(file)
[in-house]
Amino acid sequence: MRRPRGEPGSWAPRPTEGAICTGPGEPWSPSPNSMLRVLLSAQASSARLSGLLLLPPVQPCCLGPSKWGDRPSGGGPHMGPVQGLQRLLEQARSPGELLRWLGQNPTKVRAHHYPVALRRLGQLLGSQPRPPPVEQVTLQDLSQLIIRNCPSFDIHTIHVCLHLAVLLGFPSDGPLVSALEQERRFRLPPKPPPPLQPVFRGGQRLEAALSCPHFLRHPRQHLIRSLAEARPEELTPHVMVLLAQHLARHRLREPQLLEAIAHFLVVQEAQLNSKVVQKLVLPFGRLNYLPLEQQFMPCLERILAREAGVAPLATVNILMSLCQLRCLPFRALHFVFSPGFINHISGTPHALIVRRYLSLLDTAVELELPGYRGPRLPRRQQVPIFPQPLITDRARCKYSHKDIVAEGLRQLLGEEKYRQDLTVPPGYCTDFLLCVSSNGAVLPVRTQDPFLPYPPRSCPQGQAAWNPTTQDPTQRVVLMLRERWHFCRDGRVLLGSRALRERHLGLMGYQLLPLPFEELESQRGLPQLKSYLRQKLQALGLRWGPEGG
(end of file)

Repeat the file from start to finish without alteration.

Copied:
[in-house]
Amino acid sequence: MRRPRGEPGSWAPRPTEGAICTGPGEPWSPSPNSMLRVLLSAQASSARLSGLLLLPPVQPCCLGPSKWGDRPSGGGPHMGPVQGLQRLLEQARSPGELLRWLGQNPTKVRAHHYPVALRRLGQLLGSQPRPPPVEQVTLQDLSQLIIRNCPSFDIHTIHVCLHLAVLLGFPSDGPLVSALEQERRFRLPPKPPPPLQPVFRGGQRLEAALSCPHFLRHPRQHLIRSLAEARPEELTPHVMVLLAQHLARHRLREPQLLEAIAHFLVVQEAQLNSKVVQKLVLPFGRLNYLPLEQQFMPCLERILAREAGVAPLATVNILMSLCQLRCLPFRALHFVFSPGFINHISGTPHALIVRRYLSLLDTAVELELPGYRGPRLPRRQQVPIFPQPLITDRARCKYSHKDIVAEGLRQLLGEEKYRQDLTVPPGYCTDFLLCVSSNGAVLPVRTQDPFLPYPPRSCPQGQAAWNPTTQDPTQRVVLMLRERWHFCRDGRVLLGSRALRERHLGLMGYQLLPLPFEELESQRGLPQLKSYLRQKLQALGLRWGPEGG